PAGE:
Holidays, play and disabled children


Title: On Holiday! Policy and provision for disabled children and their families
Authors: Professor Pat Petrie, Abigail Knight, Maria Zuurmond, Patricia Potts
Institutions: Thomas Coram Research Unit, Institute of Education, University of London

Title: Everybody here? Play and leisure for disabled children and young people
Authors: Pauline Shelley
Institution: Contact a Family


The studies reviewed here show that disabled children still experience social disadvantage and exclusion during out-of-school periods. This article suggests that, in order to promote their social inclusion, local authorities need to show political commitment to the rights and entitlements of disabled children to inclusive service provision, matched with sufficient funding to ensure that the rhetoric is also a reality.


In the past 10 years, there have been many government initiatives that aim to promote the social inclusion of disabled children and young people. These initiatives include the Department of Health’s Quality Protects programme, which sought to address the inequalities that disabled children and their families experience and emphasised the inclusion of disabled children in mainstream services, including leisure.

The Disability Discrimination Acts of 1995 and 2005 boosted disabled people’s access to mainstream services, including education, care and leisure. More recent government policies have also emphasised the need to improve the quality of disabled children’s lives in general by including them in mainstream activities. This impetus towards inclusion can be seen in policies such as Valuing People (Department of Health, 2001), the National Service Framework for Children, Young People and Maternity Services (Department of Health, 2004) and the Prime Minister’s Strategy Unit report of 2005, Improving the Life Chances of Disabled People.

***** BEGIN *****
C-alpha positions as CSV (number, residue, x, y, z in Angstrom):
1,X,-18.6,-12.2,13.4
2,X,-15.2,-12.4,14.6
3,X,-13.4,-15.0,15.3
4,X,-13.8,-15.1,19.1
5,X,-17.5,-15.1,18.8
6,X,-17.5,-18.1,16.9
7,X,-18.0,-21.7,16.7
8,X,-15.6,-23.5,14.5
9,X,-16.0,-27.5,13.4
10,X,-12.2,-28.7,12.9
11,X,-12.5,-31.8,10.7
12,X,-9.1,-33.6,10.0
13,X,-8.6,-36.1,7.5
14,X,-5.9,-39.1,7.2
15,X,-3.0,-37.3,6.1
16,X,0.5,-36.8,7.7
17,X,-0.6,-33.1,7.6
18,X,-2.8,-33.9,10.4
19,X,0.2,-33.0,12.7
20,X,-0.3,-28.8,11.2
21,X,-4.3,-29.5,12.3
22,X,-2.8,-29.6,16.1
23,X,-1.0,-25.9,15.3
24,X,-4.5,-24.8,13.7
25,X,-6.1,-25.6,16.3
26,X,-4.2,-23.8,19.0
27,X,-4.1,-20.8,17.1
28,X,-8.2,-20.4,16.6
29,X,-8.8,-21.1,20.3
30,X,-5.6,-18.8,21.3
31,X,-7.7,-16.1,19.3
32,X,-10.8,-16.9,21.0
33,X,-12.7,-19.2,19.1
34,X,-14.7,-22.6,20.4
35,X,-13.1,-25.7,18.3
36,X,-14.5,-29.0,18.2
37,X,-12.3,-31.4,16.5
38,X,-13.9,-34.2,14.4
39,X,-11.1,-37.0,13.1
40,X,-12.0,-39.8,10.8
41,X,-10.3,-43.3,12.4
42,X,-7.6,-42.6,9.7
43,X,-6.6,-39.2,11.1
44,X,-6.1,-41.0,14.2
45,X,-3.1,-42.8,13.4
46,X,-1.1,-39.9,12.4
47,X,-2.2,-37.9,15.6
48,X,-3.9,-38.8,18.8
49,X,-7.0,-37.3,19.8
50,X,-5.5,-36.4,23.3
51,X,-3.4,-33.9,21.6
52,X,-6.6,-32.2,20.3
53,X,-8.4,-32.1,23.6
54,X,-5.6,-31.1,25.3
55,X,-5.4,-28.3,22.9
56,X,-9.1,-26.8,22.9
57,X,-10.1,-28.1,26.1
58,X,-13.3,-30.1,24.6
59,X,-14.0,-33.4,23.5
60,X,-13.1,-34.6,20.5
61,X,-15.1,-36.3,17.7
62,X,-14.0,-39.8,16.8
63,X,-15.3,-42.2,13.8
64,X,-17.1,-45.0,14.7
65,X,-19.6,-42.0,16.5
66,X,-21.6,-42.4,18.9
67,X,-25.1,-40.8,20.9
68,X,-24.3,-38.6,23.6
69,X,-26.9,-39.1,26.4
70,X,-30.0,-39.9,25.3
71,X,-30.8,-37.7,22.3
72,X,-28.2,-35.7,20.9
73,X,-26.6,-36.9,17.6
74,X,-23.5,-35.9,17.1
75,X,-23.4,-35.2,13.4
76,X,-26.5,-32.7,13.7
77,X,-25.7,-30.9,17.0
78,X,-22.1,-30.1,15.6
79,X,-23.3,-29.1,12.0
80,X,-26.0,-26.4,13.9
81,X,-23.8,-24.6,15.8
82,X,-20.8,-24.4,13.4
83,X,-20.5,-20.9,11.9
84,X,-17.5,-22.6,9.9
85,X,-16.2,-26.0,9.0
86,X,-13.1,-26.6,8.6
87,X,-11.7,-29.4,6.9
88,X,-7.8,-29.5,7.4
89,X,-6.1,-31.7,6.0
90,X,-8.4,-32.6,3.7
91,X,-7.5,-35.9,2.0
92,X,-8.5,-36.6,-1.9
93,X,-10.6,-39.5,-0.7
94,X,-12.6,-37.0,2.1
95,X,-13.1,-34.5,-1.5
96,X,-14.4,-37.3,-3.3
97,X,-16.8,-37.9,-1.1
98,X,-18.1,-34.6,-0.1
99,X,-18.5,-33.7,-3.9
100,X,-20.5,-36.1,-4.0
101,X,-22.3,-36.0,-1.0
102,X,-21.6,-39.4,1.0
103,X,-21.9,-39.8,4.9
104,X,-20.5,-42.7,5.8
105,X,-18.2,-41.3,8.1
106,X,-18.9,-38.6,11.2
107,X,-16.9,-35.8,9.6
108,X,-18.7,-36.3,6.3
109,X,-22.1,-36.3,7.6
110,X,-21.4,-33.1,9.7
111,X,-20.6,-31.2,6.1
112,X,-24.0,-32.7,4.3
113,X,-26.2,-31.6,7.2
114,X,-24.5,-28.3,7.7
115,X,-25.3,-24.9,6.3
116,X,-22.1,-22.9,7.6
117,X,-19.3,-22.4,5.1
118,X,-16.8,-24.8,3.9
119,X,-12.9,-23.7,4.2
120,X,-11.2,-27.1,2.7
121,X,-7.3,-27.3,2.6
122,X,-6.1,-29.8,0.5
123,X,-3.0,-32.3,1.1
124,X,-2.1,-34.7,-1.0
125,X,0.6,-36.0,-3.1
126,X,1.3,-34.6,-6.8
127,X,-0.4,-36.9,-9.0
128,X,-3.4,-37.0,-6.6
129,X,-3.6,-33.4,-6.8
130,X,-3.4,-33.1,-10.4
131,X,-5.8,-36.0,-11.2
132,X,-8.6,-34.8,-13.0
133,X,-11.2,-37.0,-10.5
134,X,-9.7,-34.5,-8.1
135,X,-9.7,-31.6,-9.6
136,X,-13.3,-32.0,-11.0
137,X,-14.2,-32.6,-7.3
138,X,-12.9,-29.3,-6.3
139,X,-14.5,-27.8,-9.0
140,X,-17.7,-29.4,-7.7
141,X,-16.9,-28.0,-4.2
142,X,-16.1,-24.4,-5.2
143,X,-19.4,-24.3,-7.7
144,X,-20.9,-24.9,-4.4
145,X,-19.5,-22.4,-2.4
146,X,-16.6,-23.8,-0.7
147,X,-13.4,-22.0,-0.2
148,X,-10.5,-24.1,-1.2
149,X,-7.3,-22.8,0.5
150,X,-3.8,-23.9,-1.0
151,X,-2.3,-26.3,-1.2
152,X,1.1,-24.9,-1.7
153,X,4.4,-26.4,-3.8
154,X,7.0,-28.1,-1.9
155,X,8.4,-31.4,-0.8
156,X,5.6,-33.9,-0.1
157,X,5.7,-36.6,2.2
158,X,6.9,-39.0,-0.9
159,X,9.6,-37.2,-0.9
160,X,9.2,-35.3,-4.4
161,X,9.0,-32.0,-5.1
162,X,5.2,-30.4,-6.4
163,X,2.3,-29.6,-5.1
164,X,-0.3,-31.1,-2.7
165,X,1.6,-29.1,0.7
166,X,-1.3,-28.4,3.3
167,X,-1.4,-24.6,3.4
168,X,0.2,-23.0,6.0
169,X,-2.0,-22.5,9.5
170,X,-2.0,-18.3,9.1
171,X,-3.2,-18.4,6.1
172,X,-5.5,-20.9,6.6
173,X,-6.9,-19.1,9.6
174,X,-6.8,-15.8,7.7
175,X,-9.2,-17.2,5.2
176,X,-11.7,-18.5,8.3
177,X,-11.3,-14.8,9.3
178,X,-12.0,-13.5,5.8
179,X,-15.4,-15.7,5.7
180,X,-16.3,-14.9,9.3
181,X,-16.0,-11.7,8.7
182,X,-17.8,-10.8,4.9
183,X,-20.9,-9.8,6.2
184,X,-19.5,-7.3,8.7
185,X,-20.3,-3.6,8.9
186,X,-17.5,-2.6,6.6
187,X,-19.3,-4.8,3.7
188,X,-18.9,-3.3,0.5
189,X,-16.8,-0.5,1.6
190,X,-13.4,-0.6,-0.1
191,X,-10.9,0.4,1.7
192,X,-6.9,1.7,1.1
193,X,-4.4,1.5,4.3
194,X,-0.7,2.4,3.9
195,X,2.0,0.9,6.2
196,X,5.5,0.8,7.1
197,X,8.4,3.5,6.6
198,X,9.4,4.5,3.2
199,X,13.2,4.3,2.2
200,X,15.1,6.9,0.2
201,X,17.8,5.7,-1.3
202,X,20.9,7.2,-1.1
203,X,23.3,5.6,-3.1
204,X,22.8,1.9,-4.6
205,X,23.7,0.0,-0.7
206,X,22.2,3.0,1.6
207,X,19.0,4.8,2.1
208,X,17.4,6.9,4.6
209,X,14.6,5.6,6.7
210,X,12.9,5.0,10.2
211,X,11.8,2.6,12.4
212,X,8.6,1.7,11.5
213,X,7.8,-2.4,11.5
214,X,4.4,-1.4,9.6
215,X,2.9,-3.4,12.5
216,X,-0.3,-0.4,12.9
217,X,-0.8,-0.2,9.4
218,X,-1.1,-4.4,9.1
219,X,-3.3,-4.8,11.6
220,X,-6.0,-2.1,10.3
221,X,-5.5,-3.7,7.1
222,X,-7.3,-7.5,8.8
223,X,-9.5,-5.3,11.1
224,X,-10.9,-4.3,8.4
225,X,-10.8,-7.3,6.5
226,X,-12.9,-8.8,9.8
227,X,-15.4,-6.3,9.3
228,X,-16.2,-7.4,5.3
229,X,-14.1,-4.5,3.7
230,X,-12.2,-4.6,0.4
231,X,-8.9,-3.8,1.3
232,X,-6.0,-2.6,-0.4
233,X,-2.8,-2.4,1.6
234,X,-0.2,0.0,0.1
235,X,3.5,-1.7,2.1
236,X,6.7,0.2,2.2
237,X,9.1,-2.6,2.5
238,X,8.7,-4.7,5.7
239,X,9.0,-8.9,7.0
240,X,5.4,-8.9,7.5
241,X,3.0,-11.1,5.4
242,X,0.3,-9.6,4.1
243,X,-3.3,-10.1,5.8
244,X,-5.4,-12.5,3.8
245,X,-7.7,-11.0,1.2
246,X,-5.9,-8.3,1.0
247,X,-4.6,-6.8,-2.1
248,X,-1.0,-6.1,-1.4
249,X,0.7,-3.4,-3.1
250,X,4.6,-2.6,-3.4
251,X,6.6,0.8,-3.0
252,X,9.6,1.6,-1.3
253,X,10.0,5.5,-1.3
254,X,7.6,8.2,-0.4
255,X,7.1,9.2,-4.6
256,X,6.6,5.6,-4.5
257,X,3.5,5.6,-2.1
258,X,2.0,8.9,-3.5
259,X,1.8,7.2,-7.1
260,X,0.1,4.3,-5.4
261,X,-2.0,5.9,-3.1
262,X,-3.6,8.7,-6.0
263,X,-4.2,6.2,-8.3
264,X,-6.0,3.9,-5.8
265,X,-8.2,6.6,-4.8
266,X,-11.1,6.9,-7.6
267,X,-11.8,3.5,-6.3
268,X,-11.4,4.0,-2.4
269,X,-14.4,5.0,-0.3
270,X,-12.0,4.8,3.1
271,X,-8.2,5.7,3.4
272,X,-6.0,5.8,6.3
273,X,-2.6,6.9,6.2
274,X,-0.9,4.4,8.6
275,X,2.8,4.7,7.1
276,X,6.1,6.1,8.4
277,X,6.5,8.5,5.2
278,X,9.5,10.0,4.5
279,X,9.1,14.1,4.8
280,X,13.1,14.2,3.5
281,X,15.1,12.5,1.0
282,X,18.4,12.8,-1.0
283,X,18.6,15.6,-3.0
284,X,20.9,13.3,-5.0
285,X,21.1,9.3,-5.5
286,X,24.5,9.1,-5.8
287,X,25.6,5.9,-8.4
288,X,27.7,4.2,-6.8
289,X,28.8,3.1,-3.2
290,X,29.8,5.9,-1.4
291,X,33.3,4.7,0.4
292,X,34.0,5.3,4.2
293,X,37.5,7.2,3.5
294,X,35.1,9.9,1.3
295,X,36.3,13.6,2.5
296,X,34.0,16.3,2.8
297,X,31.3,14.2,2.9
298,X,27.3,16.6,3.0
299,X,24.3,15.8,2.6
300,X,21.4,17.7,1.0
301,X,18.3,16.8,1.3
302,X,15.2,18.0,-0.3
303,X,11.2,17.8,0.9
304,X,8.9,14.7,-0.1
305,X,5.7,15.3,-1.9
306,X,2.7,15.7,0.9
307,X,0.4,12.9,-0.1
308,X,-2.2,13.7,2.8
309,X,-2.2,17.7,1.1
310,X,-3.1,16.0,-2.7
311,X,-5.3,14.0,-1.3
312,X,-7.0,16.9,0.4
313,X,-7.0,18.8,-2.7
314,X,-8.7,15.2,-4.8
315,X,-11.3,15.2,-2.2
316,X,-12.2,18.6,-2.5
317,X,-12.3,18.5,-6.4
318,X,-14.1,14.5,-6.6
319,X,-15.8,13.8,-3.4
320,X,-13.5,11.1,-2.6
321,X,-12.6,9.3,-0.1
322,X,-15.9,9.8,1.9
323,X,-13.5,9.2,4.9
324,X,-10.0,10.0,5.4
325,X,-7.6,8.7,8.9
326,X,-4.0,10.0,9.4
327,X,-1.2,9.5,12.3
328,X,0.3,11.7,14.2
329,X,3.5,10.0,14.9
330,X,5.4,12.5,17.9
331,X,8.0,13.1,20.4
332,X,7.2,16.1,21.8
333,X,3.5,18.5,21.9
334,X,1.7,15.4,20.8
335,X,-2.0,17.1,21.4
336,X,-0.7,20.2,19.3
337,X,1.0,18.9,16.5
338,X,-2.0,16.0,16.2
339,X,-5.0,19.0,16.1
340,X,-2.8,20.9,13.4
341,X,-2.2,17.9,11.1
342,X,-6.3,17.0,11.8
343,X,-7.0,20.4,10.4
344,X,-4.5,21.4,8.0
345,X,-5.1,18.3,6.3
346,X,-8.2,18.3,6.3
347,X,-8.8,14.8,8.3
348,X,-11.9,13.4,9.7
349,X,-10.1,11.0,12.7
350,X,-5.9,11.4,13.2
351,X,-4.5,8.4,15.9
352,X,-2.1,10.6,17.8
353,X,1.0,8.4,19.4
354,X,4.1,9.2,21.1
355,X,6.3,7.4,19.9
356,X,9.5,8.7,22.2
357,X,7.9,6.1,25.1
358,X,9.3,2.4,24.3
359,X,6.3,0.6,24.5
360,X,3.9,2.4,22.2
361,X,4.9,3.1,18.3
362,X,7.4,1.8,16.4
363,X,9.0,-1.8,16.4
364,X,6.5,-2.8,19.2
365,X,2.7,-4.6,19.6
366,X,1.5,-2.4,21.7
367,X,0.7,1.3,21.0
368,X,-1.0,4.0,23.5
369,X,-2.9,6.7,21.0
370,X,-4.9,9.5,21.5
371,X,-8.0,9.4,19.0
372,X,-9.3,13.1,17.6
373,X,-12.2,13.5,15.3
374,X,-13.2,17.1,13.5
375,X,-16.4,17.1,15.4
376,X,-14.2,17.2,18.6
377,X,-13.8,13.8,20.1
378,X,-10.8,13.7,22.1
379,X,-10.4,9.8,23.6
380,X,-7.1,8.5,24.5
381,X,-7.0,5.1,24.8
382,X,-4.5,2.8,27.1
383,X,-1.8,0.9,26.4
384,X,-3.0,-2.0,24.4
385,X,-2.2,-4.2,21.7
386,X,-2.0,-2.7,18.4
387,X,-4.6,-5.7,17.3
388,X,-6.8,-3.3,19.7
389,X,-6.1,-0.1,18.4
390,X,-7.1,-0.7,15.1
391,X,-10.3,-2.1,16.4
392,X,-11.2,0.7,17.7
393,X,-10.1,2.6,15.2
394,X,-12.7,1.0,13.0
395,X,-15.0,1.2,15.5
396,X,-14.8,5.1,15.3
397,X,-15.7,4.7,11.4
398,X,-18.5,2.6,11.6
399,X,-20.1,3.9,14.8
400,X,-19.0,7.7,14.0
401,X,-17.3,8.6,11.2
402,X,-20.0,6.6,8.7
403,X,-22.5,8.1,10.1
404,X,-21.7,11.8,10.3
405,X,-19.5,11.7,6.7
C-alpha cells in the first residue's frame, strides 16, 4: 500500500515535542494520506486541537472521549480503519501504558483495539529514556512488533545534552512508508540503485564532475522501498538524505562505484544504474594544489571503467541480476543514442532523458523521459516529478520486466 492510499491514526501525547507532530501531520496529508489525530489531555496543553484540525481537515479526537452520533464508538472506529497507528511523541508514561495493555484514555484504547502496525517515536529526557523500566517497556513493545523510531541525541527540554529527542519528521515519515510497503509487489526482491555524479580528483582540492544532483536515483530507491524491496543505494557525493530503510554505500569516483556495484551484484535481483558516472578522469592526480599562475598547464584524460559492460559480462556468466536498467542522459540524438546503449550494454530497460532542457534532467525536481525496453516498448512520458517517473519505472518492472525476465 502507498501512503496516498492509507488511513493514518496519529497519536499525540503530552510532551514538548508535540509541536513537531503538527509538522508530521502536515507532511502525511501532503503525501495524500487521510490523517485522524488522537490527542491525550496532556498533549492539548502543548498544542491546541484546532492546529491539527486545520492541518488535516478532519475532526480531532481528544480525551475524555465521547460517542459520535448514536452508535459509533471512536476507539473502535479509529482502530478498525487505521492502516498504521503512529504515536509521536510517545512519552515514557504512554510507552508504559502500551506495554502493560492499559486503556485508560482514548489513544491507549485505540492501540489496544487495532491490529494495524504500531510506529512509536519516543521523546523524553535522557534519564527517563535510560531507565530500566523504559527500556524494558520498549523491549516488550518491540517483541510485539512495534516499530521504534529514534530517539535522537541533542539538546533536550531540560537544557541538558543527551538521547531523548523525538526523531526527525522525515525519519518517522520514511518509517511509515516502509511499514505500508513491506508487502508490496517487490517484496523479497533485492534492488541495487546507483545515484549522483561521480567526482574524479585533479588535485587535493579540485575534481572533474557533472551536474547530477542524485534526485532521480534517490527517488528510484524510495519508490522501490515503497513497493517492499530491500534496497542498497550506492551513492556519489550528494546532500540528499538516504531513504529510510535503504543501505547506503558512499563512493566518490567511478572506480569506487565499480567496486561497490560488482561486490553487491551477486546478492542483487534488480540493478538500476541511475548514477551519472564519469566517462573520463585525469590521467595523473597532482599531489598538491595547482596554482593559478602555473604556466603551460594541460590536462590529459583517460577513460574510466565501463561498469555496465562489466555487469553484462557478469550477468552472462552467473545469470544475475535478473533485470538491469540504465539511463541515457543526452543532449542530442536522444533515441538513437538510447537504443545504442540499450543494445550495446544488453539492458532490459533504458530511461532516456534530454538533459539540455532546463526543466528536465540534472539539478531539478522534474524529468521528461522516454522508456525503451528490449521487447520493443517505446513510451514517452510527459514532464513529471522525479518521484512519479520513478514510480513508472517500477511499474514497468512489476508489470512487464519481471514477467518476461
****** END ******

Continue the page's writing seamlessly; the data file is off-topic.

But research shows that disabled children and their families are still experiencing severe social and economic disadvantage and are often socially excluded from mainstream society and services. The two research studies being reviewed in this article both focused on the social inclusion of disabled children and their families. The more specific aims and objectives of the studies and the methods they used are as follows.

Study 1: The On Holiday! study’s main aim was to understand how holidays and other out-of-school times might contribute to the social inclusion of disabled children and their families, or do the opposite. Using a case study approach, interviews were carried out with 121 staff and 90 parents across six local authorities. The views and perspectives of 86 disabled children and young people were also elicited.

Study 2: The focus of the Everybody Here? research study was to find out from the parents of disabled children about the difficulties they faced when using leisure and play services for their son or daughter. To do this, a survey was carried out with 1,085 parents.


Although many of the disabled children who took part in the On Holiday! study were positive about the school holidays, boredom was a problem for some. About half of the children attended a holiday play scheme for a few days, which on the whole, they enjoyed. Some children, however, ­experienced problems in physically ­accessing mainstream facilities and would have liked greater understanding of their needs on the part of staff and peers. The importance of friendships was central to many young people’s descriptions of the holidays, and whether they enjoyed the holidays was largely dependent on how much they were able to see their friends. Many young people ­experienced high levels of social ­isolation during the holidays, especially if they attended schools, such as special units, outside their local area and were unable to meet up with their friends outside school.

Almost all of the parents described difficult times during the school holidays, many using the term “nightmare” when referring to school holidays and “relief” when term started again. The lack of routine and the unpredictability of the holidays were very challenging, as was the inability to carry out practical, day-to-day tasks, such as shopping. Many parents talked about not being able to do “ordinary” activities with their disabled child like going to the park or to the cinema. They often experienced disrespectful attitudes and a lack of understanding from members of the public. As a parent of a 13-year-old boy commented: “In the summer holiday we just can’t access normal life”.